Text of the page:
The Overlooked Irony of Sarah Sanders' Red Hen Restaurant Incident

The Red Hen is across the street from the house of Confederate General Stonewall Jackson, which is still open to visitors.

April Ryan and Sarah Huckabee Sanders

Recently, Sarah Huckabee Sanders was asked to leave the Red Hen, a small farm to table restaurant in Lexington, Virginia. After exiting quietly, Sanders unleashed a very uncivil right-wing outrage machine. She spread news of the incident via Twitter, leading Fox News and even the President to denounce the establishment. The restaurant had to shut down for more than a week in reaction to picketing and online harassment, ranging from death threats to hundreds of negative reviews on Yelp. 

Sanders’s eviction happened in a week when she disingenuously defended the administration’s policy of tearing thousands of children from the arms of their parents, who had sought asylum in the United States. She even invoked the Bible to justify the cruelty. Immigration was not the only issue involved. Gay and transgender employees at the Red Hen objected to Donald Trump’s homophobic policies.

In the “Breaking News” coverage of this event, the media missed something that struck me as ironic. The Red Hen is across the street from the house of Confederate General Stonewall Jackson, which is still open to visitors. 

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The Red Hen, with its local cuisine, caters to a relatively new group: “foodies,” many of whom are liberals who deplore the industrialization of American agriculture. While not all visitors to Jackson’s house revere the Confederacy, it is a must see for the many tourists who romanticize the Lost Cause. Both establishments cater to tourists, but as Sanders discovered to her chagrin, not all tourist attractions are created equal.

Located in Virginia’s gorgeous Shenandoah Valley, Lexington is host to two colleges, Washington and Lee University and the Virginia Military Institute (VMI). Like most college communities, the town typically votes Democratic. But Lexington is not a typical college town. Robert E. Lee and Stonewall Jackson are both interred there, and Confederate heritage tourism thrives. The southern poet and literary critic Allan Tate once declared that Virginia’s reverence for Civil War heroes resembles “ancestor worship.” If Tate was right, Lexington is practically Mecca.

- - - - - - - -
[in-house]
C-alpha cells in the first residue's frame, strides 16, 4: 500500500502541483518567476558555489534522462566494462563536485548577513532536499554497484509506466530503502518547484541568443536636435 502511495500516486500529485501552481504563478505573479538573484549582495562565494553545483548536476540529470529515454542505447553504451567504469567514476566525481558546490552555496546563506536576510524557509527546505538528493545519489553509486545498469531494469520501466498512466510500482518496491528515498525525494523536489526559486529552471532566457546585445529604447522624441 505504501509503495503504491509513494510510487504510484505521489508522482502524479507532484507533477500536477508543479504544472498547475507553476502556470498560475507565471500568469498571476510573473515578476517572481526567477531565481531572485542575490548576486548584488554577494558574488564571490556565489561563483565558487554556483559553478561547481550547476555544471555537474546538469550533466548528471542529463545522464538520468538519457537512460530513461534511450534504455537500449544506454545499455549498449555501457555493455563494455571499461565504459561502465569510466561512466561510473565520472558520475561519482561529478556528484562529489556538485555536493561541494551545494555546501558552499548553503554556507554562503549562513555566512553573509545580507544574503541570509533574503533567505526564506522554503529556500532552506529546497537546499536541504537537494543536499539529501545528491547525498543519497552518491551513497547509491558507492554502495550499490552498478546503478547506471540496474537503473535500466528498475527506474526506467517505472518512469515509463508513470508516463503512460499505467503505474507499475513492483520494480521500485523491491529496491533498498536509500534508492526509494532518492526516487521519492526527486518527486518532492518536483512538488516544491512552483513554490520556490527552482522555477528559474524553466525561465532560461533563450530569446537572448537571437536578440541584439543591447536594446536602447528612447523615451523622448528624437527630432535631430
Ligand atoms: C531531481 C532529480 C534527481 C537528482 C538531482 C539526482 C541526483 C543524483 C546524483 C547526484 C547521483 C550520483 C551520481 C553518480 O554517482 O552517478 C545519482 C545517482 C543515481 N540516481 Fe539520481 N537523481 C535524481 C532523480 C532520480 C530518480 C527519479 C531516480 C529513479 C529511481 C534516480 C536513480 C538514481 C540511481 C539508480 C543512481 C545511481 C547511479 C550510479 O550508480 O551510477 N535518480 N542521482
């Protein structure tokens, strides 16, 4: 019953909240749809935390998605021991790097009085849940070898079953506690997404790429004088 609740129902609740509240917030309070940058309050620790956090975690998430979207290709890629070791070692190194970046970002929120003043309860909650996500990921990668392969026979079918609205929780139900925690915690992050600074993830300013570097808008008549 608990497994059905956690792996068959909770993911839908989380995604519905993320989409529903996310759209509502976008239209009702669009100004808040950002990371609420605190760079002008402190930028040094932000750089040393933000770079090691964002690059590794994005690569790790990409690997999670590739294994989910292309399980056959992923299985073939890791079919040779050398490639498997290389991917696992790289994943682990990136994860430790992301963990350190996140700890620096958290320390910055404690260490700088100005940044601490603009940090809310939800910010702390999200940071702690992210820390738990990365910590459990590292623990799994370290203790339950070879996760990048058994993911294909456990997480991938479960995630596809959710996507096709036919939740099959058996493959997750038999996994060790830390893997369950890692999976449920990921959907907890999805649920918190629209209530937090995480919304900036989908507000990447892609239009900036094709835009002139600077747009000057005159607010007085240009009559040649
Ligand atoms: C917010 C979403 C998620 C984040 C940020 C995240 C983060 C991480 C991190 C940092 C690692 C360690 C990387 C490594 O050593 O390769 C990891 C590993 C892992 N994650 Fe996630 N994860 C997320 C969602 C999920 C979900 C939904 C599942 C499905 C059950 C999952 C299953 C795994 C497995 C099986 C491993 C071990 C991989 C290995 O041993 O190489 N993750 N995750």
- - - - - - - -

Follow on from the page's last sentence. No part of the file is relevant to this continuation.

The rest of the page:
In the 1850s, Jackson taught optics—a combination of math and physics—at the Virginia Military Institute (VMI). He also oversaw artillery exercises. Famously, his teaching was so inept that the school nearly fired him. Following the war, Robert E. Lee spent the last five years of his life serving as president of the financially troubled Washington College. After his death, it was renamed Washington and Lee. 

Local attractions include two statues of Jackson, one at his grave and another at VMI. A wall at VMI is inscribed with Jackson’s dictum: “you can be whatever you resolve to be.” Ironically, Jackson copied that modern phrase from a best-selling advice manual by William Andrus Alcott, an abolitionist and the uncle of Louisa May Alcott.

The VMI museum, which gets 50,000 visits a year, features Jackson memorabilia, including the mounted hide of Little Sorrel, his trusted warhorse. Its bones are interred on the school’s parade grounds, which also displays artillery from Jackson’s brigade.

At nearby Washington and Lee University, Confederate heritage abounds. In recent years, Confederate legacy has become more noticeably problematic than at VMI. The school has climbed in the rankings for liberal arts institutions. However, it is hard to imagine Washington and Lee attaining more national prestige without shaking off symbols associated with racism.

The University’s backers often package Lee as a man of “honor,” usually downplaying his antebellum activities in trading slaves and his brutal military tactics on behalf of a proslavery government. Instead, they try to market Lee’s college presidency and portray him, unconvincingly, as a figure of sectional reconciliation. Today, an institution of higher learning that celebrates such a person seems hopelessly out of date and tremendously callous.

Unfortunately, the school includes a chapel where Lee and his family are interred under a sentimental marble statue of the general in repose. Until very recently, the college held official events in the building, which included replica Confederate flags.

In recent years, the school has removed Confederate flags from the chapel, stopped conducting official events there, and installed a plaque tactfully recounting the “difficult, yet undeniable” history of slavery on campus. The school faculty voted to “suspend classes” on Martin Luther King, Jr. Day in 2016. This belated action rings in as less than a full-throated celebration of the holiday.

Both Washington and Lee and VMI are haunted by ghosts of the Confederacy. At the former, only 2% of students identify as African-American. In contrast, over 19% of students come from families in the top 1% of the nation’s income brackets. VMI is a public institution, but its student body hardly resembles the state of Virginia. About 5% of students are African-American, and female enrollment hovers a little over 10%.

Kicking Trump administration officials out of restaurants is not a viable strategy for change. It allows conservatives like Sanders to portray themselves as victims, even as they put children into cages without a fig leaf of due process. But while the restaurant’s action was politically off target, the impulse was courageous and humane. The irony that this controversy broke out in the shadow of Stonewall Jackson’s house would make him spin in his grave, and that’s a good thing.

 

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Wallace Hettle, Professor of History at the University of Northern Iowa, is the author of The Confederate Homefront: A History in Documents (LSU Press, 2017).